Table 1 Clinical Characteristics of Sepsis Patients and Healthy Controls
Distribution of C5 Genetic SNPs Frequency in Sepsis Patients and Healthy Controls
The genotype and allele frequencies of rs17611 and rs2269067 polymorphisms are summarized in Table 2. A total of 1389 participants were successfully shown by genotyping to harbor rs17611 (636 cases and 753 controls) and recruited in this study. On the other hand, 512 cases and 702 controls were shown by genotyping to harbor rs2269067. No significant deviations from Hardy–Weinberg equilibrium (HWE) were identified in terms of the genotype/allele distributions of C5 genetic variants in the samples from sepsis patients and controls (all P>0.05, Additional Table 1). Our data suggested a protective role of rs2269067 GC/CC genotypes or C allele against sepsis susceptibility, as indicated by significantly lower frequencies of the GC/CC genotypes (GC+CC vs GG: P=0.010, OR=0.736, 95% CI 0.581–0.929) and C allele (C allele vs G allele: P=0.020, OR=0.796, 95% CI 0.656–0.964) in sepsis patients. After adjusting for age and gender by using multivariable logistic regression analysis, this significant finding still held (GC+CC vs GG: P=0.011, OR=0.737, 95% CI 0.583–0.932). Nevertheless, our data did not show any significant differences in the genotype/allele distribution of the C5 rs17611 C>T polymorphism between sepsis patients and controls (all P>0.05).
Table 2 Genotype and Allele Frequencies Distribution of the C5 Polymorphisms in the Sepsis Patients and Healthy Controls
C5 rs17611 C>T Polymorphism Conferred Susceptibility to Sepsis Progression
For further statistical analysis, the cohort of patients was subdivided into two subgroups, namely, the sepsis subtype and septic shock subgroups, according to the previously mentioned criteria. As presented in Table 3, the frequencies of rs17611 CC/CT genotypes were significantly higher in the septic shock subgroup than in the sepsis subtype subgroup (CC+CT vs TT: P=0.028, OR=1.460, 95% CI 1.041–2.042), and similar results were observed for the proportion of rs17611 C allele carriers (C allele vs T allele: P=0.023, OR=1.295, 95% CI 1.039–1.616). After multivariable logistic regression analysis with adjustment for age, gender and illness severity as measured by the APACHE II score, carriage of rs17611 CC/CT genotypes was significantly associated with an increased risk for septic shock (CC+CT vs TT: P=0.018, OR=1.513, 95% CI 1.075–2.130). However, no significant differences in the genotype/allele distribution of the C5 rs2269067 G>C polymorphism were observed between the two subgroups.
Table 3 Genotype and Allele Frequencies Distribution of the C5 Polymorphisms in the Different Sepsis Status
SNP Association with Mortality Rate
The positions of two C5 genetic polymorphisms, rs2269067 within the intron near exon 30 and rs17611 within exon 19 of the gene, are shown in Figure 1A. Next, the study cohort of patients was subdivided into two subgroups based on the 28-day mortality rate to evaluate the SNP association with the mortality rate (Table 4). A statistically significant difference in the genotype/allele frequencies of rs17611, but not those of rs2269067, was observed between the survivors and non-survivors (rs17611 CC+CT vs TT: P=0.009, OR=1.704, 95% CI 1.143–2.564; C allele vs T allele: P=0.008, OR=1.407, 95% CI 1.090–1.802). We obtained similar results also in a multivariable logistic regression analysis adjusted for age, gender, APACHE II score and SOFA score (rs17611 CC+CT vs TT: P=0.003, OR=1.878, 95% CI 1.238–2.850). Kaplan–Meier survival analysis in Figure 1B and C showed that 28-day survival was much worse in patients with the rs17611 CC/CT genotype than in those with the TT genotype (log-rank=6.753, P=0.009). However, no significant difference was observed in patients with the C5 rs2269067 G>C polymorphism (log-rank=2.587, P=0.108).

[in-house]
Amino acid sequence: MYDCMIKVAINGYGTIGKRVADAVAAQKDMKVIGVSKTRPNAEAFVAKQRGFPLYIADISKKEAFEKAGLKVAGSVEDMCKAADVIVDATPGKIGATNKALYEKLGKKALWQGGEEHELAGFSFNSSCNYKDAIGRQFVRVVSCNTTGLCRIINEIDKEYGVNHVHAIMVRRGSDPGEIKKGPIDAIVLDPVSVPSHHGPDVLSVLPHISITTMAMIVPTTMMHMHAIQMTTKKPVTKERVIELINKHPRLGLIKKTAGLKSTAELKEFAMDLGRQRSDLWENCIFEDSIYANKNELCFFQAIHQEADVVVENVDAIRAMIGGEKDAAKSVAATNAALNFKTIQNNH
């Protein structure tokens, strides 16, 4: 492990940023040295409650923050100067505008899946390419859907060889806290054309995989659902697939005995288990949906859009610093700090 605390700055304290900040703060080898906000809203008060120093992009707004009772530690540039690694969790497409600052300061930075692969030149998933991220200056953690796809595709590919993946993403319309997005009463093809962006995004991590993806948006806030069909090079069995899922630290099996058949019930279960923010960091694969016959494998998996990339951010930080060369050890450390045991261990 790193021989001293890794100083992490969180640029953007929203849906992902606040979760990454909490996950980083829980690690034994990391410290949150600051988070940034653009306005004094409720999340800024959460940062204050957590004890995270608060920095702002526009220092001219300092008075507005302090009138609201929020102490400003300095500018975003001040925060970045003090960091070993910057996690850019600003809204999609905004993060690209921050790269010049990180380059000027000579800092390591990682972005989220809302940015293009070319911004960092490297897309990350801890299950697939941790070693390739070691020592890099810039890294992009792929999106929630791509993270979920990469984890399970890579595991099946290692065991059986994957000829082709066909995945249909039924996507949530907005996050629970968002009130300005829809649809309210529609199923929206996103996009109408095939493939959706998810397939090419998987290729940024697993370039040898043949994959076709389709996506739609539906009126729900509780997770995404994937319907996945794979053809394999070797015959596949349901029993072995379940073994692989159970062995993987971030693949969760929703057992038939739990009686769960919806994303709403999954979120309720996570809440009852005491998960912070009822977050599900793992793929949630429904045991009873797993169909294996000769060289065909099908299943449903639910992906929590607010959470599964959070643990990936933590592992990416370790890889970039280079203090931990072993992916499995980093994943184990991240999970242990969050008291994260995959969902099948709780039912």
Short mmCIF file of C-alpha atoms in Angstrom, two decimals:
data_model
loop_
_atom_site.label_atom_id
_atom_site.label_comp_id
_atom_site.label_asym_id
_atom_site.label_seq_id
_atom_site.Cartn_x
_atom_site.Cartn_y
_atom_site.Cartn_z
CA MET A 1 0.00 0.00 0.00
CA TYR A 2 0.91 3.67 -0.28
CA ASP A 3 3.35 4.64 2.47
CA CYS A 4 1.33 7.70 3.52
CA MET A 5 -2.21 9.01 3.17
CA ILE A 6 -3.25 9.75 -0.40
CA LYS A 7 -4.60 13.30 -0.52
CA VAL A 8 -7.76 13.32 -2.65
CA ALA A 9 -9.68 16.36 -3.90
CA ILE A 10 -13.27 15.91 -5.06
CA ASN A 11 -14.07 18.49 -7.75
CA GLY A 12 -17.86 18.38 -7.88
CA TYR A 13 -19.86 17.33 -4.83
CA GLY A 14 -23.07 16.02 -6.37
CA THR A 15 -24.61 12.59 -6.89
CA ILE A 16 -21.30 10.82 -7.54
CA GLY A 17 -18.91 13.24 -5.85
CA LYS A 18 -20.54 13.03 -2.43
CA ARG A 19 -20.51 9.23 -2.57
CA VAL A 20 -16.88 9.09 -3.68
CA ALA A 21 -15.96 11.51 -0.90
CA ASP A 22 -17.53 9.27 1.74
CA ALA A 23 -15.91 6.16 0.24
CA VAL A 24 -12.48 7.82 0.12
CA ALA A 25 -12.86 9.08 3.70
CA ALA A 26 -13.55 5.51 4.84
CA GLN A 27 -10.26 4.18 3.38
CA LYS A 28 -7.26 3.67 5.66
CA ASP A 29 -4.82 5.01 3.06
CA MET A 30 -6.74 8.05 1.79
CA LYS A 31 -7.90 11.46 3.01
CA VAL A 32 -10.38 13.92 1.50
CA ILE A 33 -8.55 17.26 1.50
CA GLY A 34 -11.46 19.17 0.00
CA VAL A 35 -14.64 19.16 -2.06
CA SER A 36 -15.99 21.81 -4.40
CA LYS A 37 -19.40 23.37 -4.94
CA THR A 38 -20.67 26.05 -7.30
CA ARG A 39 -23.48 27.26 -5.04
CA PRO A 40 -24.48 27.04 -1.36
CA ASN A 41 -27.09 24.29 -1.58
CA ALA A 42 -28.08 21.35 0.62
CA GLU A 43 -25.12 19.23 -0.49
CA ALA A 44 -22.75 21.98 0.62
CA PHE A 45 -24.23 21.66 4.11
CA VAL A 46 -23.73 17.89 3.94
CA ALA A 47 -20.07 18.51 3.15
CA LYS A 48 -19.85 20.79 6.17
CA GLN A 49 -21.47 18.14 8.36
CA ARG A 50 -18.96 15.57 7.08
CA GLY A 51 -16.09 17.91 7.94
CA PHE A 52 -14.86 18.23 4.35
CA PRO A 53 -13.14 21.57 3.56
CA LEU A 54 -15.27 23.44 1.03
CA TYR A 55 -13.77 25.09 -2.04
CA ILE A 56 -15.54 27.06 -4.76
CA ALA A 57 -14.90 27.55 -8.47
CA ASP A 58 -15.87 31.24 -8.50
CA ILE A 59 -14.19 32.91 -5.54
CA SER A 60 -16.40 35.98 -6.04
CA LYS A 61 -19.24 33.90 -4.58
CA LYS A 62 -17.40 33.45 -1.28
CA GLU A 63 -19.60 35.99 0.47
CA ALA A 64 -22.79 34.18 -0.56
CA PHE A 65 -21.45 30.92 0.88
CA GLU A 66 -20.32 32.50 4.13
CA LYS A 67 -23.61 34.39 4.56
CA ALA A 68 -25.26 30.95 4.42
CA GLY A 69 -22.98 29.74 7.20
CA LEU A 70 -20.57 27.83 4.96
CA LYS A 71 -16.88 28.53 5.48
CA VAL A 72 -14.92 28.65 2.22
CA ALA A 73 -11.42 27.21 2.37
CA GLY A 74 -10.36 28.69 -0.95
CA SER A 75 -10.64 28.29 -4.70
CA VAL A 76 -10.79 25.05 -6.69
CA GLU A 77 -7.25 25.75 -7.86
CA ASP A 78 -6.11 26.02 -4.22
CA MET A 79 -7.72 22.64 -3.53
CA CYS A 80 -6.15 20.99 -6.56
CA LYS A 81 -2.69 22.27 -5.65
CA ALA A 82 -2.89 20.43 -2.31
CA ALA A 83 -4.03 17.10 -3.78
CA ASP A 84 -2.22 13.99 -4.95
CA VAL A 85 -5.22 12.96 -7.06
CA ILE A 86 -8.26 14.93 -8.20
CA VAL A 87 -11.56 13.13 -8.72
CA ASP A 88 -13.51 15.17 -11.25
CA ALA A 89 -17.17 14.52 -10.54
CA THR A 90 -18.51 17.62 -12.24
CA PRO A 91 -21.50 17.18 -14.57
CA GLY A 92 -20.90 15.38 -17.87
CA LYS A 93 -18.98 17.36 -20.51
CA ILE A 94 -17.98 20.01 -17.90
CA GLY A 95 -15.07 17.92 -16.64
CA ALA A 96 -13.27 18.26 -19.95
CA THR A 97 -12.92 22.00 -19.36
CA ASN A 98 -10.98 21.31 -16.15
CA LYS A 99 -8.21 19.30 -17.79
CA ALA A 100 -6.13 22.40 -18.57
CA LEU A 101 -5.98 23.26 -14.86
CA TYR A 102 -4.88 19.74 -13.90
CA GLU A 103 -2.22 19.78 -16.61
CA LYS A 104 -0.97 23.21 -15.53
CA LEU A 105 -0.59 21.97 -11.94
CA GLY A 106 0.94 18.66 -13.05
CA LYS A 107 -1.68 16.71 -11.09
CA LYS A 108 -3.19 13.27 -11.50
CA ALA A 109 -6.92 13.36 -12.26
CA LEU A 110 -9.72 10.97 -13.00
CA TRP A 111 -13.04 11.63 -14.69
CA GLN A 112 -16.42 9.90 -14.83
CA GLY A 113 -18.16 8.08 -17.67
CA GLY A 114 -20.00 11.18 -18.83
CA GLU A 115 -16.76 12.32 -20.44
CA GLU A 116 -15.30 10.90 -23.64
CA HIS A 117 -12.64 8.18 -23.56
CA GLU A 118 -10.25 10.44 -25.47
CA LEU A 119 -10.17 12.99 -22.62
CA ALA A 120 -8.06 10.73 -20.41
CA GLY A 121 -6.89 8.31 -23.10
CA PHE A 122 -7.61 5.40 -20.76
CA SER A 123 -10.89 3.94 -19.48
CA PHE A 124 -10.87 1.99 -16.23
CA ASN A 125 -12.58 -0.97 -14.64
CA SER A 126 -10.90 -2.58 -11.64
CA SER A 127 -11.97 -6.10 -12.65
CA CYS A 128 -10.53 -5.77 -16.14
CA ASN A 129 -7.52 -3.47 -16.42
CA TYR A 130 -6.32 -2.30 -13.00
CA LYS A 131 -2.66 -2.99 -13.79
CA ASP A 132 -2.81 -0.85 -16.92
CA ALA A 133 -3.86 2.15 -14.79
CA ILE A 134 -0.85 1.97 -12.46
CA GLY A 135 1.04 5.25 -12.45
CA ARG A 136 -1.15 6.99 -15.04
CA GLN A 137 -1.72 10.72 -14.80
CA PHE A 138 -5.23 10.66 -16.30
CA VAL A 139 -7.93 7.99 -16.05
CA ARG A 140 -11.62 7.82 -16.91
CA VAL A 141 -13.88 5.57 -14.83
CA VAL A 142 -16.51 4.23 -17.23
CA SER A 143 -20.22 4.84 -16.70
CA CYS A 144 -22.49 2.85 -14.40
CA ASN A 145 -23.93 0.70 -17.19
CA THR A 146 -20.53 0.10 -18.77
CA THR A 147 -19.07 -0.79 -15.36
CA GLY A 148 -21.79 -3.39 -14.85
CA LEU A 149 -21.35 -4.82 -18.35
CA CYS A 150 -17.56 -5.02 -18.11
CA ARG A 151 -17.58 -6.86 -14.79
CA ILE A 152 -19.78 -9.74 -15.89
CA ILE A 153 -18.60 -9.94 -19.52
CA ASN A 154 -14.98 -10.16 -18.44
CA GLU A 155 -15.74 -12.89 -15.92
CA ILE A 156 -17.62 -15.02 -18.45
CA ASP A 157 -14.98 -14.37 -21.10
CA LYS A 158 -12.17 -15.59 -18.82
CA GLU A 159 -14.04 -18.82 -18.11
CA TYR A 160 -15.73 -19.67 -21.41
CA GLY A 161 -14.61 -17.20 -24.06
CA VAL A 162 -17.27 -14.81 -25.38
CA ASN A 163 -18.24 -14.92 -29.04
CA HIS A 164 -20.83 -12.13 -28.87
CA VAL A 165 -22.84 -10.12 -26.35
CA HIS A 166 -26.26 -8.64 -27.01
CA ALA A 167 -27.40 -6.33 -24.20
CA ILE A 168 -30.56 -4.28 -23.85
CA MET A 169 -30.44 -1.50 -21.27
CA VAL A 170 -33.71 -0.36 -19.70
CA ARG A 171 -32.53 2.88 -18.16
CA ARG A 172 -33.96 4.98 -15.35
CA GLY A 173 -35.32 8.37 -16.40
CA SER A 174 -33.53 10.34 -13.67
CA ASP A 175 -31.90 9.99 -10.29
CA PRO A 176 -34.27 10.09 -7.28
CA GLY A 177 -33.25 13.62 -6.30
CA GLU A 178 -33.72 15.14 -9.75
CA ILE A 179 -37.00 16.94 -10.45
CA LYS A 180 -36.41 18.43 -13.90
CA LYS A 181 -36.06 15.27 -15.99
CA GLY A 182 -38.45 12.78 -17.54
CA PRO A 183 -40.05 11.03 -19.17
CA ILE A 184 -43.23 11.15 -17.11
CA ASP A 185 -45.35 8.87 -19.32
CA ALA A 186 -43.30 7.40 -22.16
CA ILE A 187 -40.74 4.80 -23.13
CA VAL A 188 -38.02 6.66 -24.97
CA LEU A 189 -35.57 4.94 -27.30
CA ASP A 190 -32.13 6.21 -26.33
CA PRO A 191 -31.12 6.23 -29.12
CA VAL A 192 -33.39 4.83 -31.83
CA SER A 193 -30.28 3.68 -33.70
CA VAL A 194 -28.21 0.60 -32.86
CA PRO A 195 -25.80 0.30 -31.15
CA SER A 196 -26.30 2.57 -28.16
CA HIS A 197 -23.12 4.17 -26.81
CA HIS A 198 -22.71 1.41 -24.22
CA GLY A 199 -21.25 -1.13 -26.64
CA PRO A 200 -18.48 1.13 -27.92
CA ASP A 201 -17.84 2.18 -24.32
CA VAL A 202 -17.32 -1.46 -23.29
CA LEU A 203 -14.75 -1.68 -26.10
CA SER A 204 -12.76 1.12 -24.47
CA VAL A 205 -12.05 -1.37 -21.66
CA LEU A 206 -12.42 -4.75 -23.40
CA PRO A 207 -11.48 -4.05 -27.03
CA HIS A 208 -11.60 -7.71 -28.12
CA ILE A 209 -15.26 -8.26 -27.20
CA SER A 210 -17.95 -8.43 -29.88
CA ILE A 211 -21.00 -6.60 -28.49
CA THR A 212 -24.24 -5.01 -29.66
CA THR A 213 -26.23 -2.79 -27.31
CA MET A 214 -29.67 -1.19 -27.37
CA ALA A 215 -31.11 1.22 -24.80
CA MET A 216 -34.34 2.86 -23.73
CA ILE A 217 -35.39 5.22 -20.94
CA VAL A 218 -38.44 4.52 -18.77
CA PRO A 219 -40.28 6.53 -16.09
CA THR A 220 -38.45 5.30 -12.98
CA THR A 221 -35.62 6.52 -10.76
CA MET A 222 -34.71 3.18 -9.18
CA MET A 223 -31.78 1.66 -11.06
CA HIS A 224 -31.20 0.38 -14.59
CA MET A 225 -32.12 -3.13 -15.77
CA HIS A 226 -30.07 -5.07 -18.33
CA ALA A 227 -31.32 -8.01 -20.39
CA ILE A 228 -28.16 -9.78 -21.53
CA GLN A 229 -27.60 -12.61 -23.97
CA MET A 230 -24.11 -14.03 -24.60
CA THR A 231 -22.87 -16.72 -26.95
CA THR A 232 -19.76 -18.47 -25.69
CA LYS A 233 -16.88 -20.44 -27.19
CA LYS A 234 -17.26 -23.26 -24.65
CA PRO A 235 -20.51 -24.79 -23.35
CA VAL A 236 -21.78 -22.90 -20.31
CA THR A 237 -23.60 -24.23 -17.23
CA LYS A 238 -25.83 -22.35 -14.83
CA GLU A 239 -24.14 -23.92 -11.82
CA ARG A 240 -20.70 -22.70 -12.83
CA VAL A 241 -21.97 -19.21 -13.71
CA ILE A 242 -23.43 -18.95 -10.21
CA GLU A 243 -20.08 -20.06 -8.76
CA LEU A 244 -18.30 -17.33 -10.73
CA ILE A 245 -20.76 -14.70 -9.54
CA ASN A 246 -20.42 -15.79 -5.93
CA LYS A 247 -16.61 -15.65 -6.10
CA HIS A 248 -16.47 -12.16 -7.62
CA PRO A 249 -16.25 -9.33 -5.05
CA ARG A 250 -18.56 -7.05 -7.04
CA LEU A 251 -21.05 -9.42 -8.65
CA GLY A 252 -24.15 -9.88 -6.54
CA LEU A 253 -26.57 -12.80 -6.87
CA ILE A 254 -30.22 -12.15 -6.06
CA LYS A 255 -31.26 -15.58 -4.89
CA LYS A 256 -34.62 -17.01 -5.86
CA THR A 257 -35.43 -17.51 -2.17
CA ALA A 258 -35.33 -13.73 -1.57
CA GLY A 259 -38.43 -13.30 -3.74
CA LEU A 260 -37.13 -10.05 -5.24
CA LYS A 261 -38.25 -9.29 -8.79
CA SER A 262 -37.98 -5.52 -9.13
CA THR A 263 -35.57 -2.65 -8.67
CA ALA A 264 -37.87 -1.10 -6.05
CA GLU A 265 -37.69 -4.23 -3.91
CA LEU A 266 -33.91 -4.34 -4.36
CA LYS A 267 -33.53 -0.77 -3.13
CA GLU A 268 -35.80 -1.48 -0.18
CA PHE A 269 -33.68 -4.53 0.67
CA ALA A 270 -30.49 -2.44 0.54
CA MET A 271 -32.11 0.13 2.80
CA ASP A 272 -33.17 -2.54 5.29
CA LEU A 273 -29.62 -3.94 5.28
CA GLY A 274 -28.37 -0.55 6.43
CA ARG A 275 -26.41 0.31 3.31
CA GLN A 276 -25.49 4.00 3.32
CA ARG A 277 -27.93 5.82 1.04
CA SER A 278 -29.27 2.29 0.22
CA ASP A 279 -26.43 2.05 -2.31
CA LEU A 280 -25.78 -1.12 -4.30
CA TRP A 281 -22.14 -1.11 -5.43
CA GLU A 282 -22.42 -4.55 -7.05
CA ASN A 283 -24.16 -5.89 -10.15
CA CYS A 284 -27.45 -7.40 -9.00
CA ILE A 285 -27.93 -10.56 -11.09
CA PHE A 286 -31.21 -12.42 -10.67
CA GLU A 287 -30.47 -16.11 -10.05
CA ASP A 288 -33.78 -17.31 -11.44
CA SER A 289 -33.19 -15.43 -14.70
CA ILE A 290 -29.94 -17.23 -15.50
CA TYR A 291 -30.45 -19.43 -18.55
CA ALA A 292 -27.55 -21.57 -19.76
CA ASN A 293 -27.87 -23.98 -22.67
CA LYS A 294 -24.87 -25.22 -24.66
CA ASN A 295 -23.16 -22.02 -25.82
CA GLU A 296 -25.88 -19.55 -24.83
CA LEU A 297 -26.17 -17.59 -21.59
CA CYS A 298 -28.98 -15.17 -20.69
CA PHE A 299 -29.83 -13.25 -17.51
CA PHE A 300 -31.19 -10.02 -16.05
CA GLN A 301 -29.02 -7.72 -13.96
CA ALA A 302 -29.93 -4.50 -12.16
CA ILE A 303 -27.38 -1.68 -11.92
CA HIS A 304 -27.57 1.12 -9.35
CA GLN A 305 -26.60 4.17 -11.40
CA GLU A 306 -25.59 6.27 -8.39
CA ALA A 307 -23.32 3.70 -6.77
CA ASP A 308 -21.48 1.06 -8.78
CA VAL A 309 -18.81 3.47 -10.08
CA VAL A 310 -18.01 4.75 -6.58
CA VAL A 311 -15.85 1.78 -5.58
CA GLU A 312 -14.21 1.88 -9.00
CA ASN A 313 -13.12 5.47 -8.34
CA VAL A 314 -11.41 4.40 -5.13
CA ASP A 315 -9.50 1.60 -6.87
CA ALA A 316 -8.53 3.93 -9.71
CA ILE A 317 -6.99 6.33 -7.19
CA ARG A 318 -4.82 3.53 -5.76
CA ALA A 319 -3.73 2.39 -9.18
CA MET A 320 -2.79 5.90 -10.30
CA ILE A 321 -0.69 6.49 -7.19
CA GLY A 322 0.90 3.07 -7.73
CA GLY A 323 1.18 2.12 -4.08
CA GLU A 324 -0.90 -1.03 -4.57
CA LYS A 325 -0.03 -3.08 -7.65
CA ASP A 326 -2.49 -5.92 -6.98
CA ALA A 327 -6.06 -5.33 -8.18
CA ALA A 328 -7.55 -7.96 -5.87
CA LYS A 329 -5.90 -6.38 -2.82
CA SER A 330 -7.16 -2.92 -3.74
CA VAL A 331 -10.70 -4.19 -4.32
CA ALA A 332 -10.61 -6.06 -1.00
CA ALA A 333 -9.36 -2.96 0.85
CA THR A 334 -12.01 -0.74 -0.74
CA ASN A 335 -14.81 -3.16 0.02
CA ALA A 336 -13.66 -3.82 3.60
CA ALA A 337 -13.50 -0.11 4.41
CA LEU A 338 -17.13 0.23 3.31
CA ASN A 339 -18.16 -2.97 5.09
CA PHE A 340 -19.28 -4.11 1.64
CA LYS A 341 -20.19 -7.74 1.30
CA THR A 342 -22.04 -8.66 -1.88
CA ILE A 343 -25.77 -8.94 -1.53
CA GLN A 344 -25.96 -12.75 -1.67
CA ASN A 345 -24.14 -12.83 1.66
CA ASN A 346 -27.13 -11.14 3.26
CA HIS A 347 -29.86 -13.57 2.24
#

Table 4 Genotype and Allele Frequencies Distribution of the C5 Polymorphisms in the 28-Day Surviving and Non-Surviving Sepsis Patients
We further evaluated the possible correlation of C5 genetic polymorphisms with SOFA score. Our data showed that SOFA score in septic shock or non-survivor subgroups was significantly higher than that in sepsis subtype or survivor subgroups (both P<0.001; Figure 1D and E). When stratified by the different genotypes of C5 polymorphisms, no significant difference in SOFA score was observed between different genotypes of rs2269067 (P=0.843; Figure 1F). SOFA score in sepsis patients with rs17611 CC/CT genotypes appeared to be higher than that in TT genotype carriers, despite no proven statistical significance (P=0.075; Figure 1G). Besides, we performed an analysis of pathogen class by C5 polymorphisms in sepsis patients. None of the studied SNPs revealed significant associations with the presence of each pathogen (eg, Acinetobacter baumannii, P. aeruginosa, Escherichia coli, Monilia albicans, Staphylococcus aureus, Klebsiella pneumoniae, Yeast sample sporophyte and Aspergillus) (All P>0.05; Additional Table 2).
The Influence of C5 Genetic SNPs on C5 Gene Expression and C5a Production
The aforementioned results indicated the clinical relevance of C5 genetic SNPs in susceptibility to and progression of sepsis. To explore the biological functions of these two C5 genetic SNPs, we further evaluated their effect on C5 gene expression in PBMCs and C5a levels in plasma from sepsis patients and healthy controls with a known SNP genotype. C5 gene expression and C5a production levels in sepsis patients were obviously higher than those in healthy controls, and C5a production levels increased with sepsis progression (Figure 2A–F). Furthermore, the expression of C5, but not C5a, was obviously increased in patients with the rs2269067 GG genotype compared with patients with the GC/CC genotype (Figure 2G and H). With regard to the rs17611 polymorphism, the expression of C5a, but not C5, was significantly upregulated in sepsis patients with the CC/CT genotype compared with those with the TT genotype (Figure 2I and J).